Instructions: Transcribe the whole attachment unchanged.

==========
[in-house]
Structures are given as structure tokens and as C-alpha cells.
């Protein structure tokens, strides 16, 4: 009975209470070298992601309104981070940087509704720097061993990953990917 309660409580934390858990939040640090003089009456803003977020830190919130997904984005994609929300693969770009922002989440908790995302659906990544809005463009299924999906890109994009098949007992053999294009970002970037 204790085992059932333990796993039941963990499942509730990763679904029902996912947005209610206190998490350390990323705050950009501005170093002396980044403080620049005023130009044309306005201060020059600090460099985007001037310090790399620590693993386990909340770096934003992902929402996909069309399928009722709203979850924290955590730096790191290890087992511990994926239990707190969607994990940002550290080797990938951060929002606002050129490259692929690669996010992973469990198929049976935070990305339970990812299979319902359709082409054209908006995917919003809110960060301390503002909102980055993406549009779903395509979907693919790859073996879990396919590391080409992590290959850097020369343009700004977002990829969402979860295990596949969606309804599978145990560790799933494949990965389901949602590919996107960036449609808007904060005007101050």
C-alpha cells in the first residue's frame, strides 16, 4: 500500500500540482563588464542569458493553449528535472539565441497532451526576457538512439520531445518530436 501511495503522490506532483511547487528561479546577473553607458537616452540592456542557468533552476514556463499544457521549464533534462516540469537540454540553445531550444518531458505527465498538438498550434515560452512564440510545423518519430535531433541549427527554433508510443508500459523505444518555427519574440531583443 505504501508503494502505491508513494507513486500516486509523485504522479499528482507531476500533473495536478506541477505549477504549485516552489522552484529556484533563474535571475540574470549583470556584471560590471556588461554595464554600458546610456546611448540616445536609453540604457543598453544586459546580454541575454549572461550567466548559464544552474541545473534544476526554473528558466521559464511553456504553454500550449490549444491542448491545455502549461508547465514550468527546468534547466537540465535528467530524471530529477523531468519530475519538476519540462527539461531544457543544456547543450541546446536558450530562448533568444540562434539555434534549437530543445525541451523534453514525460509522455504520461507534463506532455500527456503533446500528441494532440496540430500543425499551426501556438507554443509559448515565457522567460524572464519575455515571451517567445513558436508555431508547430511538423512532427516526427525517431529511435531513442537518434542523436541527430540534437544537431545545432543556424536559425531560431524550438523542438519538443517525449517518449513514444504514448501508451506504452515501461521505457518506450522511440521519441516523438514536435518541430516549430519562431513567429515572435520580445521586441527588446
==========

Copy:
[in-house]
Structures are given as structure tokens and as C-alpha cells.
């Protein structure tokens, strides 16, 4: 009975209470070298992601309104981070940087509704720097061993990953990917 309660409580934390858990939040640090003089009456803003977020830190919130997904984005994609929300693969770009922002989440908790995302659906990544809005463009299924999906890109994009098949007992053999294009970002970037 204790085992059932333990796993039941963990499942509730990763679904029902996912947005209610206190998490350390990323705050950009501005170093002396980044403080620049005023130009044309306005201060020059600090460099985007001037310090790399620590693993386990909340770096934003992902929402996909069309399928009722709203979850924290955590730096790191290890087992511990994926239990707190969607994990940002550290080797990938951060929002606002050129490259692929690669996010992973469990198929049976935070990305339970990812299979319902359709082409054209908006995917919003809110960060301390503002909102980055993406549009779903395509979907693919790859073996879990396919590391080409992590290959850097020369343009700004977002990829969402979860295990596949969606309804599978145990560790799933494949990965389901949602590919996107960036449609808007904060005007101050």
C-alpha cells in the first residue's frame, strides 16, 4: 500500500500540482563588464542569458493553449528535472539565441497532451526576457538512439520531445518530436 501511495503522490506532483511547487528561479546577473553607458537616452540592456542557468533552476514556463499544457521549464533534462516540469537540454540553445531550444518531458505527465498538438498550434515560452512564440510545423518519430535531433541549427527554433508510443508500459523505444518555427519574440531583443 505504501508503494502505491508513494507513486500516486509523485504522479499528482507531476500533473495536478506541477505549477504549485516552489522552484529556484533563474535571475540574470549583470556584471560590471556588461554595464554600458546610456546611448540616445536609453540604457543598453544586459546580454541575454549572461550567466548559464544552474541545473534544476526554473528558466521559464511553456504553454500550449490549444491542448491545455502549461508547465514550468527546468534547466537540465535528467530524471530529477523531468519530475519538476519540462527539461531544457543544456547543450541546446536558450530562448533568444540562434539555434534549437530543445525541451523534453514525460509522455504520461507534463506532455500527456503533446500528441494532440496540430500543425499551426501556438507554443509559448515565457522567460524572464519575455515571451517567445513558436508555431508547430511538423512532427516526427525517431529511435531513442537518434542523436541527430540534437544537431545545432543556424536559425531560431524550438523542438519538443517525449517518449513514444504514448501508451506504452515501461521505457518506450522511440521519441516523438514536435518541430516549430519562431513567429515572435520580445521586441527588446